I Would Walk 500 Miles for a Winner

One of the most intriguing things to analyse is the distance a trainer travels to a course. You can easily find information on the longest travellers of the day on a betting or racing site. For instance, I was able to find two horses who had travelled 250+ miles for a race on the day I wrote this article.


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If you check out the Signposts section of the Racing Post (which looks like this), you can find out how far each trainer has journeyed.

For example, AW specialist Karl Burke had to travel 246 miles to Kempton for a recent race whereas Michael Atwater only travelled 10 miles. Does this mean Burke’s horses were more or less likely to win?

On one hand, you would assume that a trainer who brings a horse 250 on a wet and miserable morning thinks it has a good shot of victory. After all, transportation of horses is not a quick, easy or inexpensive process.

However, there is no way of knowing how accurate the figures you read online really are. In our example race, two horses were listed has having travelled 250 miles. One of those arrived from France and one from Ireland. There is every chance they were stabled overnight close to the track. Alternatively, a trainer could be running from a satellite yard which could totally throw off the distance travelled figure.

There’s even a chance the horse’s trainer may be at the course entertaining guests. As a result, the trainer has been asked to bring the horse regardless of its chance of victory.

Furthermore, the old days where horses could be transported in relatively poor conditions are long gone. In 2007, EU regulations were implemented such that horses travelling more than 40 miles need air conditioning among other things.

Even with all of the above in mind, I decided it was worth finding out if you should back trainers who travel a long way – especially if they have a good record at a course.

Should You Back Trainers That Travel a Long Way to Tracks at Which They Have Previously Won?

As per usual, I am looking at data featuring UK horse racing only since 2014. I think we can all agree that 200 miles is significant distance for a horse to travel so I am using that as my minimum journey for the duration of the article. First and foremost, let’s look at the general record of horses that travel specific distances.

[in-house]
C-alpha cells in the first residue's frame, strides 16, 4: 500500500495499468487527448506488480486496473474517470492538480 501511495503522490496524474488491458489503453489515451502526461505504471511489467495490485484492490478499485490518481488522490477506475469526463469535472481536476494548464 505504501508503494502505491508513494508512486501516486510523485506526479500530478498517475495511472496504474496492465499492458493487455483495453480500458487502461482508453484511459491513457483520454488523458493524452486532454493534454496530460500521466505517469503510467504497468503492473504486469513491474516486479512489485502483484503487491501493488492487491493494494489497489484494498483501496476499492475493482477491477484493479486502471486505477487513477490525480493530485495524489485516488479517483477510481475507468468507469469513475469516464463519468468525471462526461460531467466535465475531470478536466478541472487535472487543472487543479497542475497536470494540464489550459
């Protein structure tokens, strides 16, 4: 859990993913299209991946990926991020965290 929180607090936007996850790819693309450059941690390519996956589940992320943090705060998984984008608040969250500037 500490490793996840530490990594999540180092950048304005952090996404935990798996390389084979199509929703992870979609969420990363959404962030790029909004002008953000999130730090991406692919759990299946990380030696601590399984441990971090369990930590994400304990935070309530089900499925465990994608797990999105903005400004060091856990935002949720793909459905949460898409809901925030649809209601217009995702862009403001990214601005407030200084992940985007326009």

Distance TravelledBetsWinsStrike RateROI (Betfair)
200 - 299 Miles27,3093,60513.20%-10.78%
300 - 399 Miles3,25455717.12%-0.56%
400+ Miles65513120%15.37%
Overseas6,36687513.74%4.78%

You would make a small profit by laying all horses in the 200 – 299 miles range. Interestingly, the win rate increases significantly in the 300 – 399 miles range, almost to the point of breaking even.

The strike rate goes up to 20% for horses that travel more than 400 miles, and you would earn a profit of over 15%. Furthermore, you would see a profit in four of the last five years; including an ROI of almost 55% so far in 2018. It seems as if there is some credence to the distance travelled theory after all!

Strike rate wise, overseas horses don’t do much better than those that travel 200 – 299 miles, but you do receive a small amount of profit.

The next step is to check out the performance of these horses when their trainer is a previous course winner. The following relates to trainers with at least one win at the track in the previous two years.

Distance TravelledBetsWinsStrike RateROI (BF)
200 - 299 Miles18,7712,62513.98%-9.21%
300 - 399 Miles1,75533819.26%2.17%
400+ Miles3858822.86%13.01%
Overseas3,17250415.89%2.72%

As it transpires, there isn’t a seismic difference. In fact, you are better off focusing on trainers without a win for horses that travelled 400+ miles. Not only is the ROI smaller, but it is also less predictable with losses in three of the last five years.

Next, I will look at performance where the horse is a previous course winner:

Distance TravelledBetsWinsStrike RateROI (BF)
200 - 299 Miles3,27546314.14%-6.57%
300 - 399 Miles3015518.27%1.78%
400+ Miles911213.19%-26.86%
Overseas75814519.13%11.94%

There is nothing to write home about here. Only overseas previous course winners make much of a dent, and that is due to an exceptional 2017.

For the last section, I am going to look at horses travelling long distances which are also the clear favourites; this means removing the record of trainers and horses from contention.

Distance TravelledBetsWinsStrike RateROI (BF)
200 - 299 Miles3,7951,36535.97%-4.47%
300 - 399 Miles70126738.09%-4.69%
400+ Miles1436142.66%0.28%
Overseas94936738.67%2.39%

Once again, there is nothing here that will cause you to focus on a horse primarily due to the distance travelled. While horses travelling 400+ miles do have the highest strike rate, it appears as if the bookmakers account for this fact in their odds.

Final Thoughts

Overall, it is only worth your while to focus on horses that have travelled 400 – 550 miles to reach the course. As I said in the introduction, there is no way of knowing how far the horse travels on the day, but the data indicates nonetheless that horses officially listed as having travelled 400+ miles perform the best from an ROI perspective.

Otherwise, there is no good reason to look at overseas horses or trainers that travel 200 – 399 miles as they do nothing for your wallet. You might find the occasional gem here and there, but ultimately, there is no betting advantage. As per usual, it is best to analyse a horse on its merits rather than succumb to the temptation of placing a bet simply because its trainer decided it was a good idea to travel 423 miles that day!